- Retail and food service spending posted a surprise 0.3% decline in May, below the estimate for a 0.1% increase.
- Spending at gas stations led but was offset by declines elsewhere, according to numbers that are not adjusted for inflation.
Retail sales turned negative in May as consumers pulled back spending while inflation surged, the Commerce Department reported Wednesday.
Advance retail and food service spending fell 0.3% for the month, below the Dow Jones estimate for a 0.1% gain. Excluding autos, sales were up 0.5%, which fell short of expectations for a 0.8% increase.
The numbers are not adjusted for inflation, which increased 1% for the month on the headline number and 0.6% excluding food and energy.
Sales were well below the pace in April, which posted a downwardly revised 0.7% increase from the initial 0.9% estimate.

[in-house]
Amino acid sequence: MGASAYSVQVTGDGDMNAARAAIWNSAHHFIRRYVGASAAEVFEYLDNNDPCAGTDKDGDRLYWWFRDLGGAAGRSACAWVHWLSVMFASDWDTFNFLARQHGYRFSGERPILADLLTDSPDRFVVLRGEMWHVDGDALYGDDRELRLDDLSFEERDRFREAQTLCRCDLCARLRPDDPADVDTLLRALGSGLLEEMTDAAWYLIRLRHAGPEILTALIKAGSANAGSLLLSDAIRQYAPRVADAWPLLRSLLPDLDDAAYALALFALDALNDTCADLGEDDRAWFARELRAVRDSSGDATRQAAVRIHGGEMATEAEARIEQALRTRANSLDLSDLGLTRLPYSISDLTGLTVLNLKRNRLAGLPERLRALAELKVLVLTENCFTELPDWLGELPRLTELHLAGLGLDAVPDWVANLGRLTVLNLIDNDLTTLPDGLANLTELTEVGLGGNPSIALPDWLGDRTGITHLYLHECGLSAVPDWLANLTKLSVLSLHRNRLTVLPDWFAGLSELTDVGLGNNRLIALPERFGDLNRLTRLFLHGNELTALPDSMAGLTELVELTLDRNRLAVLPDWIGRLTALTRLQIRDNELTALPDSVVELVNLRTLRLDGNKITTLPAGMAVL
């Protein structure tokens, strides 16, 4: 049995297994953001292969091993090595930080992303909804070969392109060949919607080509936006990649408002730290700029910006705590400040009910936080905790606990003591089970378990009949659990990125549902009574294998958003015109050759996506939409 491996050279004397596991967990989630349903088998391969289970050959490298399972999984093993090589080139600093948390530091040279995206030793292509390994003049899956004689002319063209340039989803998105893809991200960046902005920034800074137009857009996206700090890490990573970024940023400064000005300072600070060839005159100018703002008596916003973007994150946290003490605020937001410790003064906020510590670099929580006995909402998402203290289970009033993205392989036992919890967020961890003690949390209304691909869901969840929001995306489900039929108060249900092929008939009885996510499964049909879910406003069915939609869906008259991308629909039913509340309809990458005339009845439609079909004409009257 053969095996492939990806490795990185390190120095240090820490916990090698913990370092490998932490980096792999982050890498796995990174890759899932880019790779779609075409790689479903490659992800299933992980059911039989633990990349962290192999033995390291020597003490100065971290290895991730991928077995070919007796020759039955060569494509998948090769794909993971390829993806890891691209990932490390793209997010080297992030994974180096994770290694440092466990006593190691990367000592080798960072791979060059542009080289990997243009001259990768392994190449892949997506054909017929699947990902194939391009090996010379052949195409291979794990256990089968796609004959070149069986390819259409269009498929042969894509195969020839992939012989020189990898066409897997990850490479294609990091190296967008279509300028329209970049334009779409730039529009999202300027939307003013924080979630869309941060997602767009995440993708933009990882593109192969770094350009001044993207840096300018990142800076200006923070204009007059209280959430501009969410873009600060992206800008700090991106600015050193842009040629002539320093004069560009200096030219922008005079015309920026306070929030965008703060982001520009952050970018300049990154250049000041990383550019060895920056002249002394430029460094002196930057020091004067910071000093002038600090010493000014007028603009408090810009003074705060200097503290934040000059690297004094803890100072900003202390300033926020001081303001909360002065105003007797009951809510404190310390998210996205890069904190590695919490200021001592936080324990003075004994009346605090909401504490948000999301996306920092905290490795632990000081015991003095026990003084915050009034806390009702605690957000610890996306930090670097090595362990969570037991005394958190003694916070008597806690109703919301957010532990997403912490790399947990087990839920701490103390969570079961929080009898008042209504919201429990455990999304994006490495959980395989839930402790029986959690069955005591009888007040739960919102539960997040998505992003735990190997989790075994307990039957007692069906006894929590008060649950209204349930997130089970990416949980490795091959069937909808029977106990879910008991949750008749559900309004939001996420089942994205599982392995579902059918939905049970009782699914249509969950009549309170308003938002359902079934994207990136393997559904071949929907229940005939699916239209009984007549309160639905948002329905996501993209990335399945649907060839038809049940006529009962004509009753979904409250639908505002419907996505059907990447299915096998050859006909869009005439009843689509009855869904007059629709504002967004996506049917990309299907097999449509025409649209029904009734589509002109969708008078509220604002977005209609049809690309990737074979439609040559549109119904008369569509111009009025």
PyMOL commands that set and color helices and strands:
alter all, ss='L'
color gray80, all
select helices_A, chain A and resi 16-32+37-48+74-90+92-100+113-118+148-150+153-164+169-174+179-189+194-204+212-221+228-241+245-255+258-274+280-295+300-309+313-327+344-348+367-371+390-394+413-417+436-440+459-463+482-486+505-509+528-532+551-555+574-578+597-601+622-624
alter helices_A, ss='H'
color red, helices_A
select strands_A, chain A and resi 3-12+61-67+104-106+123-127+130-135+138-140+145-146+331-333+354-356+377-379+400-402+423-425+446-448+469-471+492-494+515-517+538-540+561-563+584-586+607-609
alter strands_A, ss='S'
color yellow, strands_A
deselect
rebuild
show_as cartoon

Spending for the month declined even though sales at gas stations increased 4% due to fuel prices that scaled new heights, with regular unleaded hitting $4.43 a gallon in May and now running around $5. That growth was offset by a 3.5% decline at motor vehicle and parts dealers.
Miscellaneous store retailers saw a 1.1% drop in sales, while online stores posted a 1% decline. Bars and restaurants registered a 0.7% increase, part of a broader trend that has seen spending gradually shift from goods back to services.
On a yearly basis, sales were still up 8.1% as spending, combined with higher prices, has put a floor under the numbers. Consumers have been resilient through the inflation wave, using savings to compensate for the higher costs.
The retail release comes the same day the Federal Reserve is widely expected to raise interest rates three-quarters of a percentage point in an effort to tame inflation. The consumer price index for May reflected an 8.6% year-over-year increase, the highest since December 1981 and far above the Fed's 2% target.